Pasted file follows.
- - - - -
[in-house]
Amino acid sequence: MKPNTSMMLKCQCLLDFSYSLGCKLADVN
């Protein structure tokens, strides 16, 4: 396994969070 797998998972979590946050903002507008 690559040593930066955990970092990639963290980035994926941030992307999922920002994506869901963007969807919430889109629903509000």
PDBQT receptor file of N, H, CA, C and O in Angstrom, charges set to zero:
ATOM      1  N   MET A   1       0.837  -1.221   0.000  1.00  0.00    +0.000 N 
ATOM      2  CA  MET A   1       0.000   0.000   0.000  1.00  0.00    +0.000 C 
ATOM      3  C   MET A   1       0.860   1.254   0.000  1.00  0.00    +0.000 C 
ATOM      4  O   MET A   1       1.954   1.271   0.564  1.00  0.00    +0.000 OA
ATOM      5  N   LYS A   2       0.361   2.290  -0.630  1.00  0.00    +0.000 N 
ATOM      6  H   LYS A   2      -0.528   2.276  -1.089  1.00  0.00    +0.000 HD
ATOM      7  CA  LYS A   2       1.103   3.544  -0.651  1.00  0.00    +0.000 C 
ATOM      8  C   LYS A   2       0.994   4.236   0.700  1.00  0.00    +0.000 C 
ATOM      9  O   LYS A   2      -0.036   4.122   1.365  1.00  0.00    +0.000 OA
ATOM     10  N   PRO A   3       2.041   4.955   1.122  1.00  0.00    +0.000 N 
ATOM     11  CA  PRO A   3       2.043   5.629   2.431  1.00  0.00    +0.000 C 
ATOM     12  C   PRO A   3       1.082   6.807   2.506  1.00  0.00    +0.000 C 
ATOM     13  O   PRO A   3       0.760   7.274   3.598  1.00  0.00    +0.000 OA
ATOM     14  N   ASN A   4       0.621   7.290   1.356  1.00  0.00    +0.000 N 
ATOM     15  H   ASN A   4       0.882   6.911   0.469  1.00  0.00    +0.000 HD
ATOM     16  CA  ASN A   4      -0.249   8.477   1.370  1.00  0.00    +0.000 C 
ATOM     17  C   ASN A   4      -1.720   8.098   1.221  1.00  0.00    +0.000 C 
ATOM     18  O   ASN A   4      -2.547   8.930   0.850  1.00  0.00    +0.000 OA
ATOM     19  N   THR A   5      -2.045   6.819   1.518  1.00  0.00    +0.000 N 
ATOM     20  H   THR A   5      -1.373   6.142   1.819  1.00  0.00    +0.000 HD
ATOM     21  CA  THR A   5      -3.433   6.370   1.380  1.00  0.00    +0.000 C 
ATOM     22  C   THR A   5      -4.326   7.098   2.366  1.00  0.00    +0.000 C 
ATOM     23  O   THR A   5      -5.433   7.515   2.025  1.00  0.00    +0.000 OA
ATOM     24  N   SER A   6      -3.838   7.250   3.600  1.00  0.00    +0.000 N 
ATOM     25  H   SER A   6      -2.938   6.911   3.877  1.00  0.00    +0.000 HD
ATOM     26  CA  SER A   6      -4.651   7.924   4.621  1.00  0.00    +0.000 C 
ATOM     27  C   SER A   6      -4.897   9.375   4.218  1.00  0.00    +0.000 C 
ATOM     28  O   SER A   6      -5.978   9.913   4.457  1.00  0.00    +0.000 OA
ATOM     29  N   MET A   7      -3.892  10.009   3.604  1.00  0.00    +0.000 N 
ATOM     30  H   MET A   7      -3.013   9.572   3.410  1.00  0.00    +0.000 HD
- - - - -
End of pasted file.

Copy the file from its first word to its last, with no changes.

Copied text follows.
[in-house]
Amino acid sequence: MKPNTSMMLKCQCLLDFSYSLGCKLADVN
């Protein structure tokens, strides 16, 4: 396994969070 797998998972979590946050903002507008 690559040593930066955990970092990639963290980035994926941030992307999922920002994506869901963007969807919430889109629903509000």
PDBQT receptor file of N, H, CA, C and O in Angstrom, charges set to zero:
ATOM      1  N   MET A   1       0.837  -1.221   0.000  1.00  0.00    +0.000 N 
ATOM      2  CA  MET A   1       0.000   0.000   0.000  1.00  0.00    +0.000 C 
ATOM      3  C   MET A   1       0.860   1.254   0.000  1.00  0.00    +0.000 C 
ATOM      4  O   MET A   1       1.954   1.271   0.564  1.00  0.00    +0.000 OA
ATOM      5  N   LYS A   2       0.361   2.290  -0.630  1.00  0.00    +0.000 N 
ATOM      6  H   LYS A   2      -0.528   2.276  -1.089  1.00  0.00    +0.000 HD
ATOM      7  CA  LYS A   2       1.103   3.544  -0.651  1.00  0.00    +0.000 C 
ATOM      8  C   LYS A   2       0.994   4.236   0.700  1.00  0.00    +0.000 C 
ATOM      9  O   LYS A   2      -0.036   4.122   1.365  1.00  0.00    +0.000 OA
ATOM     10  N   PRO A   3       2.041   4.955   1.122  1.00  0.00    +0.000 N 
ATOM     11  CA  PRO A   3       2.043   5.629   2.431  1.00  0.00    +0.000 C 
ATOM     12  C   PRO A   3       1.082   6.807   2.506  1.00  0.00    +0.000 C 
ATOM     13  O   PRO A   3       0.760   7.274   3.598  1.00  0.00    +0.000 OA
ATOM     14  N   ASN A   4       0.621   7.290   1.356  1.00  0.00    +0.000 N 
ATOM     15  H   ASN A   4       0.882   6.911   0.469  1.00  0.00    +0.000 HD
ATOM     16  CA  ASN A   4      -0.249   8.477   1.370  1.00  0.00    +0.000 C 
ATOM     17  C   ASN A   4      -1.720   8.098   1.221  1.00  0.00    +0.000 C 
ATOM     18  O   ASN A   4      -2.547   8.930   0.850  1.00  0.00    +0.000 OA
ATOM     19  N   THR A   5      -2.045   6.819   1.518  1.00  0.00    +0.000 N 
ATOM     20  H   THR A   5      -1.373   6.142   1.819  1.00  0.00    +0.000 HD
ATOM     21  CA  THR A   5      -3.433   6.370   1.380  1.00  0.00    +0.000 C 
ATOM     22  C   THR A   5      -4.326   7.098   2.366  1.00  0.00    +0.000 C 
ATOM     23  O   THR A   5      -5.433   7.515   2.025  1.00  0.00    +0.000 OA
ATOM     24  N   SER A   6      -3.838   7.250   3.600  1.00  0.00    +0.000 N 
ATOM     25  H   SER A   6      -2.938   6.911   3.877  1.00  0.00    +0.000 HD
ATOM     26  CA  SER A   6      -4.651   7.924   4.621  1.00  0.00    +0.000 C 
ATOM     27  C   SER A   6      -4.897   9.375   4.218  1.00  0.00    +0.000 C 
ATOM     28  O   SER A   6      -5.978   9.913   4.457  1.00  0.00    +0.000 OA
ATOM     29  N   MET A   7      -3.892  10.009   3.604  1.00  0.00    +0.000 N 
ATOM     30  H   MET A   7      -3.013   9.572   3.410  1.00  0.00    +0.000 HD